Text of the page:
Hundreds of students returned to school Thursday in hot classrooms, as a plethora of problems plagued air-conditioning units at schools across TUSD.
Classrooms of students at five Tucson Unified schools were shifted to unused rooms such as libraries and computer labs after classroom air conditioners broke down and temperatures rose above 78 degrees, the hottest allowed by district policy.
The district had to supply another seven schools with temporary portable air-conditioning units and swamp coolers for individual classrooms, as temperatures reached a muggy 102 degrees outside.
Each school had only one classroom without air conditioning, the district said. However, Tolson Elementary had a schoolwide failure before air conditioning was restored by 9:30 a.m.
That’s on top of several other schools that are undergoing scheduled fixes for air-conditioning units that weren’t completed by the start of the school year, forcing the district to utilize cooling processes involving running cold water through the buildings’ pipes or parking portable air-conditioning trucks outside that blow cool air through the existing ventilation system.
Schools with classrooms where students were relocated include Pistor Middle School, Maldonado Elementary, Ochoa Community School, Robins K-8 School, and Valencia Middle School.
Schools where portable air conditioning and swamp coolers were used include Cragin Elementary, Davis Bilingual Elementary Magnet, Grijalva Elementary, Miles Exploratory Learning Center, Dietz K-8, Sewell Elementary, and Bonillas Elementary. Cholla High School didn’t lose cooling, but had an air-conditioning truck hooked into its ventilation system.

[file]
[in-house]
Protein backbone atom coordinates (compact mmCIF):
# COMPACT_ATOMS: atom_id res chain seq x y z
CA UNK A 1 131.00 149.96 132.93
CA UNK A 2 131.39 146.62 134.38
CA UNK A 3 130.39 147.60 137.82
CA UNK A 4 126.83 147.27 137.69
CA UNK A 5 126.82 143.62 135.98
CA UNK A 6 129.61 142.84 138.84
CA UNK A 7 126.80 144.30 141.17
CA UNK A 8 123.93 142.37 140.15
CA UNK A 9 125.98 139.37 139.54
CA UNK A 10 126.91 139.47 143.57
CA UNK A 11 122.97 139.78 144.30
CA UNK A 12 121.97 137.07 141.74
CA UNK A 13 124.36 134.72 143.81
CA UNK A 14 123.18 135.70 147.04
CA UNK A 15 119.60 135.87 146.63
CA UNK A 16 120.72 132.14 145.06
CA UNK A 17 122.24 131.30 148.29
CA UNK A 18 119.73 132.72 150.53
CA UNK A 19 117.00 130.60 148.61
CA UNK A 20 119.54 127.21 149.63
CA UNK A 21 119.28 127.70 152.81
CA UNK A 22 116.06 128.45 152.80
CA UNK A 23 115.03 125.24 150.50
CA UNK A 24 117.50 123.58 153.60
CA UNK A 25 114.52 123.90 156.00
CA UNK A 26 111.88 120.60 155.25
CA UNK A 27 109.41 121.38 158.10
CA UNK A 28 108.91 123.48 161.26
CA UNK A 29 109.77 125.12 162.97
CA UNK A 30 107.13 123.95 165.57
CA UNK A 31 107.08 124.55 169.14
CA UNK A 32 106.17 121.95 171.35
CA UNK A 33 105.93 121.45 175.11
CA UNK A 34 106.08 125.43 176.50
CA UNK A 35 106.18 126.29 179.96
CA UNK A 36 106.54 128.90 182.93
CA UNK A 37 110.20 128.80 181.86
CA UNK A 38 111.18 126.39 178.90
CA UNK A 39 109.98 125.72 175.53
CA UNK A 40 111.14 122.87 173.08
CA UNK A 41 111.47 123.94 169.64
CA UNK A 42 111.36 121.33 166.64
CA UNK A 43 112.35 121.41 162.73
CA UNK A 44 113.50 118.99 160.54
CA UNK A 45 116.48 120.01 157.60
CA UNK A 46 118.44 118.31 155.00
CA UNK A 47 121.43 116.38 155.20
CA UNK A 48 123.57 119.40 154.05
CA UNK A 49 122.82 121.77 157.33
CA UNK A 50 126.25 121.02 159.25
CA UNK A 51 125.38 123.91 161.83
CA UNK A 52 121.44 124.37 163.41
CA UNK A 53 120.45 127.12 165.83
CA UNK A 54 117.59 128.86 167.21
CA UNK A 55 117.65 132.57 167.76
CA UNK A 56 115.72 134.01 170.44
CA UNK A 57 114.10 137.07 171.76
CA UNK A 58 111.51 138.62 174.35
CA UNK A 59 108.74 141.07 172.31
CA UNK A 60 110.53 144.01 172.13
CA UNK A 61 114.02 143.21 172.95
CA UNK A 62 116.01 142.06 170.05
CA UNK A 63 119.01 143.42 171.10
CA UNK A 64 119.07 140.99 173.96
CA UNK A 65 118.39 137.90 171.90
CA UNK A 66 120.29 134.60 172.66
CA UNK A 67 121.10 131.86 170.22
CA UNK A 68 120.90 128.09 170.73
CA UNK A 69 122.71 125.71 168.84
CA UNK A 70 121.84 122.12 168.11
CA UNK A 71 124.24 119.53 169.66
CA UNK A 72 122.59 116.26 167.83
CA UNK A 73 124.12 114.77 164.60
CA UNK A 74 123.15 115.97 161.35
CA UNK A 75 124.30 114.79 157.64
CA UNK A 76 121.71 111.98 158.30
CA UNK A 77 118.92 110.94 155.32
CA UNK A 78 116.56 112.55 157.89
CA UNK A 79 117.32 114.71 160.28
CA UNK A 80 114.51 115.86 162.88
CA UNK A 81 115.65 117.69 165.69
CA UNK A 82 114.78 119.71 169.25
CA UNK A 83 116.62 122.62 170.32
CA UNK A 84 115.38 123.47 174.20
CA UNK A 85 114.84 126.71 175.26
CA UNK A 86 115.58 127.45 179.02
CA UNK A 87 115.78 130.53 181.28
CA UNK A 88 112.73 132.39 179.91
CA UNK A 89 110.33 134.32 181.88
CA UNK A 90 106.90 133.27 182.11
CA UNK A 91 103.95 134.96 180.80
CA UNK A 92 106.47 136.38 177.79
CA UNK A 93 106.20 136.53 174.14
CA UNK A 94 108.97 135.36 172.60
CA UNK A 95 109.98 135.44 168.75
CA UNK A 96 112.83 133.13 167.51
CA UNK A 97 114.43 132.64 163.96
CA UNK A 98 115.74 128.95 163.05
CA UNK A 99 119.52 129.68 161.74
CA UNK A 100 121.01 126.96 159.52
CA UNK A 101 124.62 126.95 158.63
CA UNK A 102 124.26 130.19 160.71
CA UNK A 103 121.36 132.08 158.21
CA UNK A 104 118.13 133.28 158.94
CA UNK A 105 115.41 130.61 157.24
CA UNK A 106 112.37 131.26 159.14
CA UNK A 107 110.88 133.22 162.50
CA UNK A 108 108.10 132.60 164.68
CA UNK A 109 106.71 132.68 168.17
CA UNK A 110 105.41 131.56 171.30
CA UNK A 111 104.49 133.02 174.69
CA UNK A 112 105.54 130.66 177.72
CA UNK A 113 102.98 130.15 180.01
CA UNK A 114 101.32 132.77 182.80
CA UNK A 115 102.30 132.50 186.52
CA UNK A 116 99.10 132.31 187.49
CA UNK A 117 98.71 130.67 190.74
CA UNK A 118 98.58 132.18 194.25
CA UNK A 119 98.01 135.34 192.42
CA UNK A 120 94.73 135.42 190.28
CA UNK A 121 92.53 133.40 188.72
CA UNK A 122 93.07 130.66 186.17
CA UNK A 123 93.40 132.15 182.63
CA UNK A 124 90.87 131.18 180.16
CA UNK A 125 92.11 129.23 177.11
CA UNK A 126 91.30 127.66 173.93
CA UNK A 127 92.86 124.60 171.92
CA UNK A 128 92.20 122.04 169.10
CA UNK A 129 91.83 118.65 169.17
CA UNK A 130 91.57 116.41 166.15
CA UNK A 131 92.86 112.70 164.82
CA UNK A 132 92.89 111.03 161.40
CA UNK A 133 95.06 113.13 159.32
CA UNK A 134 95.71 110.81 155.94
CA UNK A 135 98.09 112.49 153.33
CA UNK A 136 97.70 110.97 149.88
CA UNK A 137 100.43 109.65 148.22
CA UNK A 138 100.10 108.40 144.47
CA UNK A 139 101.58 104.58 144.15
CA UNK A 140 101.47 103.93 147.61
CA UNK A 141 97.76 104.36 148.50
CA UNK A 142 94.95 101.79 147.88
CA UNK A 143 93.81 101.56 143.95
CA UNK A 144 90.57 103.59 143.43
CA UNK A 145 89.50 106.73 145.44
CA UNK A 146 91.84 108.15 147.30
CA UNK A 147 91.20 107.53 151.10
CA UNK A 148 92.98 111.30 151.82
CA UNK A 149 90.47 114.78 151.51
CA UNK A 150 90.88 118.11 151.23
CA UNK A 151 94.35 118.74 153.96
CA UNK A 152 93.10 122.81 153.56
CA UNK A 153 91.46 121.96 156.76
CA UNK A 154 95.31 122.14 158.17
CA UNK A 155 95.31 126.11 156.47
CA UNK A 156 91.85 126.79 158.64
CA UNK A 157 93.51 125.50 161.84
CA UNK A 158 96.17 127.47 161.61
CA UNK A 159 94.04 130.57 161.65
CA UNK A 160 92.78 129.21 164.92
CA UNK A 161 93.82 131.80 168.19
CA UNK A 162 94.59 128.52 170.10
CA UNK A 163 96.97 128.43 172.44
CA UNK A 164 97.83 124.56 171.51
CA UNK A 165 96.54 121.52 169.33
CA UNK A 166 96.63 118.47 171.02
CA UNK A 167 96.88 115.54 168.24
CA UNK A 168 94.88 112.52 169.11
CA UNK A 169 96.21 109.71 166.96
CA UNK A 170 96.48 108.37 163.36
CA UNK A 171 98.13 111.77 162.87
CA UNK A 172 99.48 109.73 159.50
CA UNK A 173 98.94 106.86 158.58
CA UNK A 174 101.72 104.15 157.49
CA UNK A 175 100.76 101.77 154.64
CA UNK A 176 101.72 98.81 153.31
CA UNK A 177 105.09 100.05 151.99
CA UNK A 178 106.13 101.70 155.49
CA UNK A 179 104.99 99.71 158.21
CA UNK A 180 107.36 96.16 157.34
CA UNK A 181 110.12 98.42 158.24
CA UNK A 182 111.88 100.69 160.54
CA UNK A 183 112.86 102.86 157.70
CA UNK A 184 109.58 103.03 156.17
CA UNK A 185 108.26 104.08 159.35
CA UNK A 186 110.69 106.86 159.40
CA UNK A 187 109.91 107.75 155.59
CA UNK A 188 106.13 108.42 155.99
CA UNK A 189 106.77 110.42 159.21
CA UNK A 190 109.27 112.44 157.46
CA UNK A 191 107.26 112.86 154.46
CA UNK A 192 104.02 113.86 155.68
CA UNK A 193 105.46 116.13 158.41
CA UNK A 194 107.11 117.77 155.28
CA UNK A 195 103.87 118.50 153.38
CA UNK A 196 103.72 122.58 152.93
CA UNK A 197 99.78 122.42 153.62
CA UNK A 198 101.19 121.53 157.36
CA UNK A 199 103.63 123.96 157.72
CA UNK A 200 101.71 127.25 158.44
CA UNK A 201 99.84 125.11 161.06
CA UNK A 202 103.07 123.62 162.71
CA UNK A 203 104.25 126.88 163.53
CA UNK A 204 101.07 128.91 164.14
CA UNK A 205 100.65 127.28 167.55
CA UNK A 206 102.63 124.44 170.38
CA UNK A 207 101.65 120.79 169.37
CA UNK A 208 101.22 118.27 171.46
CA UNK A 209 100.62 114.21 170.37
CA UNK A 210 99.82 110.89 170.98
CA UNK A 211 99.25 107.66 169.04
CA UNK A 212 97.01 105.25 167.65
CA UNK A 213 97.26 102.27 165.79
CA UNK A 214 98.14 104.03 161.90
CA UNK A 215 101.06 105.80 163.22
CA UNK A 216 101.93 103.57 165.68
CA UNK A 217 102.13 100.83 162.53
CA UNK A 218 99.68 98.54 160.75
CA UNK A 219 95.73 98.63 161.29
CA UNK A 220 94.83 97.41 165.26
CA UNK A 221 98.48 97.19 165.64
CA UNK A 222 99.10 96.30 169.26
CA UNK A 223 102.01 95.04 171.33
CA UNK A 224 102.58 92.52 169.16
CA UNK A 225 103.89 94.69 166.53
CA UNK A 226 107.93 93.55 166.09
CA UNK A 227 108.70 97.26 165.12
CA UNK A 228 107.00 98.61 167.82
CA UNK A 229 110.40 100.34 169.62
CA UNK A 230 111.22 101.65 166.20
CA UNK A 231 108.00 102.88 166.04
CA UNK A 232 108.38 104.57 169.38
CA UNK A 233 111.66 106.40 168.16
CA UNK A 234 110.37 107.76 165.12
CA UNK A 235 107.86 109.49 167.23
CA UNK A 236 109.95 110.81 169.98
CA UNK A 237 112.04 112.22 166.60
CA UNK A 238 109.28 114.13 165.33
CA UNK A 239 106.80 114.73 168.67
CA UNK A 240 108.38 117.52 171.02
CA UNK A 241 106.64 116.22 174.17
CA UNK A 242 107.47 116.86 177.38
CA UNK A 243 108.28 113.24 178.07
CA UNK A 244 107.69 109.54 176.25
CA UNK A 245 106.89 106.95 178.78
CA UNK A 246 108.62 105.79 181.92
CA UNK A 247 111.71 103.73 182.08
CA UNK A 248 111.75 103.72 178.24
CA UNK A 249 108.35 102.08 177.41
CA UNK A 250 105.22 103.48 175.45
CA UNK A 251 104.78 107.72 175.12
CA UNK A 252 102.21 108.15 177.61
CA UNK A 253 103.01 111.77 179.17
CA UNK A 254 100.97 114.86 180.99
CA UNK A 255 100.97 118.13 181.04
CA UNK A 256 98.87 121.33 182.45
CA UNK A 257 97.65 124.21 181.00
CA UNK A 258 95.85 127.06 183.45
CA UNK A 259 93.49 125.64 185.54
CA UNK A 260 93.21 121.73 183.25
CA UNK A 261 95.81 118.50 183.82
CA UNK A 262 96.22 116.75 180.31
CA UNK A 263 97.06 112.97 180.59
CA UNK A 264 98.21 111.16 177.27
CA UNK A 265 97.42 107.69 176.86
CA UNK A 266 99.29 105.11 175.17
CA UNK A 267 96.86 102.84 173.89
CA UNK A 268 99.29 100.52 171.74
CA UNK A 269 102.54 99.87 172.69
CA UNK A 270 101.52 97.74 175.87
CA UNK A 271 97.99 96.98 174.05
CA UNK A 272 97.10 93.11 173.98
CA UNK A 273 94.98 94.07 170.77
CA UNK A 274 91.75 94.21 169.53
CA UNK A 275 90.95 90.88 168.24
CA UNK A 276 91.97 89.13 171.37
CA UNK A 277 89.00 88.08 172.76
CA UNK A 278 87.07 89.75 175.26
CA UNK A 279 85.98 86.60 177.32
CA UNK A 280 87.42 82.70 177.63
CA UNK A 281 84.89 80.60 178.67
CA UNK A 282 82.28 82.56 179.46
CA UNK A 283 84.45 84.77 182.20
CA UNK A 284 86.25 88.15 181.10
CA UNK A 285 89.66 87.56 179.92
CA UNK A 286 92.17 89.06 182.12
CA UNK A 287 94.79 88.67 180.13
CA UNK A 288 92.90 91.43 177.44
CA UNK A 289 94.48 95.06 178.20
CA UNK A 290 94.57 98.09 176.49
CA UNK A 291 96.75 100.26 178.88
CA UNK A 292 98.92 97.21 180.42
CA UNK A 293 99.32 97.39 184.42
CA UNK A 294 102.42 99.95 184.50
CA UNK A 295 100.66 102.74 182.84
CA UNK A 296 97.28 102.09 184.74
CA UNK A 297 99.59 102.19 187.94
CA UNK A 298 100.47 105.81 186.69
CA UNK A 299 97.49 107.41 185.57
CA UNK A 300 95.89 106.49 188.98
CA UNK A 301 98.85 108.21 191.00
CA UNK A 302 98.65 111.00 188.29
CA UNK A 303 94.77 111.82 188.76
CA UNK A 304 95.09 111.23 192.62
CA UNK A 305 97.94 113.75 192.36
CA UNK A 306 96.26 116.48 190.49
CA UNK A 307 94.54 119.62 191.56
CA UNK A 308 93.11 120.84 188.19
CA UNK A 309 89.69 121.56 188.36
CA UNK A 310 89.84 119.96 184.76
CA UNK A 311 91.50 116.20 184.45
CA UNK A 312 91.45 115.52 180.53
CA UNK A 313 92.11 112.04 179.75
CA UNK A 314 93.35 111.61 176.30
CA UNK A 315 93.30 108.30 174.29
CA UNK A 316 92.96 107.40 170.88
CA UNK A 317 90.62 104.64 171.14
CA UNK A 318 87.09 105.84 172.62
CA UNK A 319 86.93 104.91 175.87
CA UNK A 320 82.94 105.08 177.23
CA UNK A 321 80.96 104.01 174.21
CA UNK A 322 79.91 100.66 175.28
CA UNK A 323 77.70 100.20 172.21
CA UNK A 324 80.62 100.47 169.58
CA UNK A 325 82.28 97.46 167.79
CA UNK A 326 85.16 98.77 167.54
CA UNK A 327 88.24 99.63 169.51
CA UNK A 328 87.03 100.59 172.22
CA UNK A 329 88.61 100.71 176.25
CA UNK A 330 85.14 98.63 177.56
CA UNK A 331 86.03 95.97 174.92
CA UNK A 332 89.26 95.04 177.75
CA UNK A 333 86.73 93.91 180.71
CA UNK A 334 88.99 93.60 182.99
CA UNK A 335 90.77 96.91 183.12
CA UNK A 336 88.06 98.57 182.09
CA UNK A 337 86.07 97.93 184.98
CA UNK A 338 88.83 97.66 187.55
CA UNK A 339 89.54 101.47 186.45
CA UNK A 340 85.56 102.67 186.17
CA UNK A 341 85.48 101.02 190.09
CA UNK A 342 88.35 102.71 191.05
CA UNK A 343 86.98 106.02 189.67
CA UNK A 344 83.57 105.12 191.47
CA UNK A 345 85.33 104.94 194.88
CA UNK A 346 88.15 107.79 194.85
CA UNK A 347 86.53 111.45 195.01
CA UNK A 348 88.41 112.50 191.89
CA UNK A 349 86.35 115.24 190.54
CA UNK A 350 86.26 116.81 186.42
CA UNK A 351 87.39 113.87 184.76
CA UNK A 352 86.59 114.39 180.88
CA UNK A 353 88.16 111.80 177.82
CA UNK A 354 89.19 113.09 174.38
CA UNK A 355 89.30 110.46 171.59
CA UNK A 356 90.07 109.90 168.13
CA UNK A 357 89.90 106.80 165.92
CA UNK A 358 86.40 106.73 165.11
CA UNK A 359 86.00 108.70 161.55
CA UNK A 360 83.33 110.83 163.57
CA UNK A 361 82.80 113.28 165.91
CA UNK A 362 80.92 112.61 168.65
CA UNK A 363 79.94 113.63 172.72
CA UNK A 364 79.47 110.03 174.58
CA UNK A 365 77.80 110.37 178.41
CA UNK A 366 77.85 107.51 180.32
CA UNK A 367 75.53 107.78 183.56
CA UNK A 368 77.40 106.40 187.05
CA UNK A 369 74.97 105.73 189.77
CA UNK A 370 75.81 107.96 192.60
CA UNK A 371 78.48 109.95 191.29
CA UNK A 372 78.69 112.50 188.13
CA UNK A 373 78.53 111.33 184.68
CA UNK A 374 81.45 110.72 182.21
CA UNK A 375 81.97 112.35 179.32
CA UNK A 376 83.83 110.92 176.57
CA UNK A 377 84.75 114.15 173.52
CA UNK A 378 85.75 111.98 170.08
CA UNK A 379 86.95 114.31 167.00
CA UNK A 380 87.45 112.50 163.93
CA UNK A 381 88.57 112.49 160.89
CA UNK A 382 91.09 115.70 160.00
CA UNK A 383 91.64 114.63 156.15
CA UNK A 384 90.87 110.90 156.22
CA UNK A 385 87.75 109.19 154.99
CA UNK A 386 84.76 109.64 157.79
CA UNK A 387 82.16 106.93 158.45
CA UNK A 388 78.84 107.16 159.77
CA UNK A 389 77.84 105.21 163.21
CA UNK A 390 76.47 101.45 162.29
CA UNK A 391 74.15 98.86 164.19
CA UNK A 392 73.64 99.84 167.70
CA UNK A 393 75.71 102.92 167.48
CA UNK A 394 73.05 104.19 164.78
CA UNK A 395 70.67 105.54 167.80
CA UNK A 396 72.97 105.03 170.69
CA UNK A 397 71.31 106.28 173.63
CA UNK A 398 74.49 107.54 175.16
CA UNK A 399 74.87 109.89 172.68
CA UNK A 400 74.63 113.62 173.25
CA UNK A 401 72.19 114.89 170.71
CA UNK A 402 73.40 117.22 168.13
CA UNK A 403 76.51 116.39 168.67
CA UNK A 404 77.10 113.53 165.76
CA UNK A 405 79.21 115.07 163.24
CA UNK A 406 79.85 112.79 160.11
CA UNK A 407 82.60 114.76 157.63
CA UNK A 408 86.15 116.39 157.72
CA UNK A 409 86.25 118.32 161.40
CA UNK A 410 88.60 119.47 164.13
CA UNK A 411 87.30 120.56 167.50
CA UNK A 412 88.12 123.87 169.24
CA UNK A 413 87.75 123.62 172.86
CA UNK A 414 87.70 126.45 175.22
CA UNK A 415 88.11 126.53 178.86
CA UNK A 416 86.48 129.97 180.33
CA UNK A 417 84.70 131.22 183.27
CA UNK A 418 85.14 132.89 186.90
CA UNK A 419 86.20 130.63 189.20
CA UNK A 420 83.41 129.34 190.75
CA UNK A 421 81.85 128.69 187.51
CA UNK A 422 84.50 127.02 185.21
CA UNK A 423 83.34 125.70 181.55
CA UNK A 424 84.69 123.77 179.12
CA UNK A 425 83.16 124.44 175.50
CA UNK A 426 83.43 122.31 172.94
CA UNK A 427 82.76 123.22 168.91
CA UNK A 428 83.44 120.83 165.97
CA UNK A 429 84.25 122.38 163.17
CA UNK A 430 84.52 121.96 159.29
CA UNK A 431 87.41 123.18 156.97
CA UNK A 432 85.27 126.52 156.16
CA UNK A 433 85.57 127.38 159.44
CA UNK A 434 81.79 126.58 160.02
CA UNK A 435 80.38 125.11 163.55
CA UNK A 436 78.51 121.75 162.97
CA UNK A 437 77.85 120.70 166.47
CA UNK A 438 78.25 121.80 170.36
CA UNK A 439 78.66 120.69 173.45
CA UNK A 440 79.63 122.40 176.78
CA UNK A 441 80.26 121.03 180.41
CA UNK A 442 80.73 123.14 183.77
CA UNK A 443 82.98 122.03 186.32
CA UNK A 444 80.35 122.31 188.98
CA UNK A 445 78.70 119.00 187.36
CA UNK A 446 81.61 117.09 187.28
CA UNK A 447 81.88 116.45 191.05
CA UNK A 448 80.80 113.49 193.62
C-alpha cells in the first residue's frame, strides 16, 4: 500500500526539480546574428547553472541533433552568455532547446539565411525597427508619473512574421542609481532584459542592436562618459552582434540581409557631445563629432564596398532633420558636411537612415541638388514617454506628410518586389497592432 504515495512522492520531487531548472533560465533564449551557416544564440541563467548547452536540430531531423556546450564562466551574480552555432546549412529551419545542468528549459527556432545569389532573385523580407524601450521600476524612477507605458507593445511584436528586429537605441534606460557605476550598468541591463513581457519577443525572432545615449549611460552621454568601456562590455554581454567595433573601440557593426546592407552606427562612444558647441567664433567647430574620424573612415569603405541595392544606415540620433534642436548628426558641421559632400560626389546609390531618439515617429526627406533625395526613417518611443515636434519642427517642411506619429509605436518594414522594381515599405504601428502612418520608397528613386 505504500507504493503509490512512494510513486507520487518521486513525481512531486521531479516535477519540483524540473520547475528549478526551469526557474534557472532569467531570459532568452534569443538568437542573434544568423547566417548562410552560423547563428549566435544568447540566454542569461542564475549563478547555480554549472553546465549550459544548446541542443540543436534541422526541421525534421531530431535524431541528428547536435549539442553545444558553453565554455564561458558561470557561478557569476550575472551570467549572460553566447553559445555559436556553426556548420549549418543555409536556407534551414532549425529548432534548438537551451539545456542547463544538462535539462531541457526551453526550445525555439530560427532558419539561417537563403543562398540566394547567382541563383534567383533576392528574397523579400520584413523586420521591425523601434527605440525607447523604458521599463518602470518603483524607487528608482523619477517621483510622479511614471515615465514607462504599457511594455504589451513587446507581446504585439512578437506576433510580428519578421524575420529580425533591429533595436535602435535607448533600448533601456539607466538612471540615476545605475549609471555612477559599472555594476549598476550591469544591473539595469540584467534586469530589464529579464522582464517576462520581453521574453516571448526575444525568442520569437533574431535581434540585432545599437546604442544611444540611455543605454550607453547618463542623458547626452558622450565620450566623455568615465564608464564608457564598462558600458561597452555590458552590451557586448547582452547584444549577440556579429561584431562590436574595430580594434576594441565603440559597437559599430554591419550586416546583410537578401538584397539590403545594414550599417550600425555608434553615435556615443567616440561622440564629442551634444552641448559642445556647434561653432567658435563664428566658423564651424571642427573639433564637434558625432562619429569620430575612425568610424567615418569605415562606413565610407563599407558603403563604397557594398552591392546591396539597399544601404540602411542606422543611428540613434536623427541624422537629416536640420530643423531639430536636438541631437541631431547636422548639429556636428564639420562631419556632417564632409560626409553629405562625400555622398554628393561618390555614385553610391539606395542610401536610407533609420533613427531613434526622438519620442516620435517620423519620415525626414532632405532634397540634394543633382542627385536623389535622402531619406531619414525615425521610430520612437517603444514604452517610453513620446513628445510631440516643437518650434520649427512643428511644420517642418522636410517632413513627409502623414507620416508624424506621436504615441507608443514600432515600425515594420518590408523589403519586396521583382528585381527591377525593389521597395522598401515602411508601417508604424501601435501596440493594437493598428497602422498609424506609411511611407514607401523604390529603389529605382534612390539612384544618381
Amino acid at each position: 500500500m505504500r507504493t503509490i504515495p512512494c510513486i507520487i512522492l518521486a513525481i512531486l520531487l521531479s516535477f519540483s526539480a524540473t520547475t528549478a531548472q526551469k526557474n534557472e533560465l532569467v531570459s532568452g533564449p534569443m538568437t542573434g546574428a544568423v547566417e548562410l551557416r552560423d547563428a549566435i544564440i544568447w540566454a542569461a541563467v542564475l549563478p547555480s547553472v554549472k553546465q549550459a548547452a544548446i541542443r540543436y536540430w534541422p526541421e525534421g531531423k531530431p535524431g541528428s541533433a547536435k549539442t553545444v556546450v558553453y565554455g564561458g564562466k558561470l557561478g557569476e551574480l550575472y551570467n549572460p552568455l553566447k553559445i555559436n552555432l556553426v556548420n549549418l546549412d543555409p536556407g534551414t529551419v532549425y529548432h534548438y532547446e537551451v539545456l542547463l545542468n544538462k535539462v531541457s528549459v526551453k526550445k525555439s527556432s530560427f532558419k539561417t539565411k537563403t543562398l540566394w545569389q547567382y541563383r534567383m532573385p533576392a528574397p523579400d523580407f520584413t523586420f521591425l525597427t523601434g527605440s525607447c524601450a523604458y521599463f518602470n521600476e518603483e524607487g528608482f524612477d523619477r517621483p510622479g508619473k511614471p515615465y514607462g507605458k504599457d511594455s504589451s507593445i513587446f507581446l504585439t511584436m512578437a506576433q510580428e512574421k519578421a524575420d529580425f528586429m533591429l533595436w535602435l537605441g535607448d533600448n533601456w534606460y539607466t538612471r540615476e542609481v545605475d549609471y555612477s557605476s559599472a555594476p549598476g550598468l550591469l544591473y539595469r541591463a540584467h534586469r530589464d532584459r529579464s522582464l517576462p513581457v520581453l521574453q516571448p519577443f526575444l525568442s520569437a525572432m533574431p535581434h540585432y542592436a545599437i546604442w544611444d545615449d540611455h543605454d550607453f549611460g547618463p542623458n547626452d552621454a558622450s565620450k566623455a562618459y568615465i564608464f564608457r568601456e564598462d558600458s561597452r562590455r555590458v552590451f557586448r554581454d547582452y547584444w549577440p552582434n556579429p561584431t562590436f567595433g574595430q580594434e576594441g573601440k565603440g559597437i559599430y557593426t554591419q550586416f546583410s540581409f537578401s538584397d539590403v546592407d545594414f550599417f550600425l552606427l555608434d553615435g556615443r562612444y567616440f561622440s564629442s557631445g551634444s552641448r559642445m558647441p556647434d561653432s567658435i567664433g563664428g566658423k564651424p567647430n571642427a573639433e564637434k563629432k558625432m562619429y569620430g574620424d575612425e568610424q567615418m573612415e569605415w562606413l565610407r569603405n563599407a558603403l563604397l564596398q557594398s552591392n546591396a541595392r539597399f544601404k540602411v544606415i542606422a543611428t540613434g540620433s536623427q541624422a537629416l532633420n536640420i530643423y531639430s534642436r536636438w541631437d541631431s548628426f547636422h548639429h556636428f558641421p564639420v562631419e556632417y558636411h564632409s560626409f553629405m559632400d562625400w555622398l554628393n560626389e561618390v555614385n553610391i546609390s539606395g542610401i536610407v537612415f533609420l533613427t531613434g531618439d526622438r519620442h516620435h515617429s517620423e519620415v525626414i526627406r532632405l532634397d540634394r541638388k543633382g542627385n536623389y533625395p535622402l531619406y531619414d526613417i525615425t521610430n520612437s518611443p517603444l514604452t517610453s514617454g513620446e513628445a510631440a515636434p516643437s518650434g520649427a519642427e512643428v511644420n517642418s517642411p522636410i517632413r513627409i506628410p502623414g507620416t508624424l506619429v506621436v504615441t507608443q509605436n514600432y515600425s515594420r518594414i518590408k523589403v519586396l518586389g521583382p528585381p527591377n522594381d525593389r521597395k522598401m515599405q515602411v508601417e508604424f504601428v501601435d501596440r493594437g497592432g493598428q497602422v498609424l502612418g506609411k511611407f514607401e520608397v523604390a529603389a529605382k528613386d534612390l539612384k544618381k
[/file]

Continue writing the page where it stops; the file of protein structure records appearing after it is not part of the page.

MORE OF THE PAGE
At a hastily organized news conference Thursday, TUSD’s interim operations officer John Muir couldn’t say how many students, exactly, were forced to share another classroom or utilize other air-conditioned space, or were forced to use portable cooling systems. Nor could the district say how hot classrooms became, other than that if they reached above 78 degrees, a temporary solution was put in place.
There is also no indication of when the 12 affected schools would have their air-conditioning systems repaired.
“I can’t give you a timeline. The units are down. It varies on what broke,” Muir said.
He noted that in many cases, the HVAC units are decades old and have been repeatedly repaired. Parts for old air conditioners can be hard to come by, and the district is often forced to rely on used parts from scrapped air-conditioning systems.
And Muir warned with the poor state of air-conditioning systems districtwide, Thursday’s outages likely won’t be the last.
“I hate to say it, but I’m probably going to be back up to this podium saying Safford (K-8 school) is going to fail tomorrow. … We’re headed for imminent failure for a lot of these,” he said.
Muir added that TUSD needs a new funding source to get its schools up to a “minimum standard” noting state funding for capital projects has been slashed over the past decade.
“This isn’t just TUSD; this is a statewide problem,” he said.
Muir said that compared to past years, Thursday’s problems were minimal, the district responded quickly to any hot classrooms, and instruction was not seriously interrupted.
He noted that Wednesday’s storms and Thursday’s muggy weather contributed to the breakdowns.
The TUSD Governing Board this year decided to spend about $4 million of new “district additional assistance” funding, typically used for capital repairs, to provide support staff with raises after Gov. Doug Ducey’s teacher pay increase plan didn’t include funding for raises for staff other than classroom teachers.
At the time, TUSD Superintendent Gabriel Trujillo warned that spending every penny on raises left the district vulnerable without funding for repairs.
“I want to be very clear with the community: This leaves us with absolutely a zero balance to handle anything with deferred maintenance,” he said.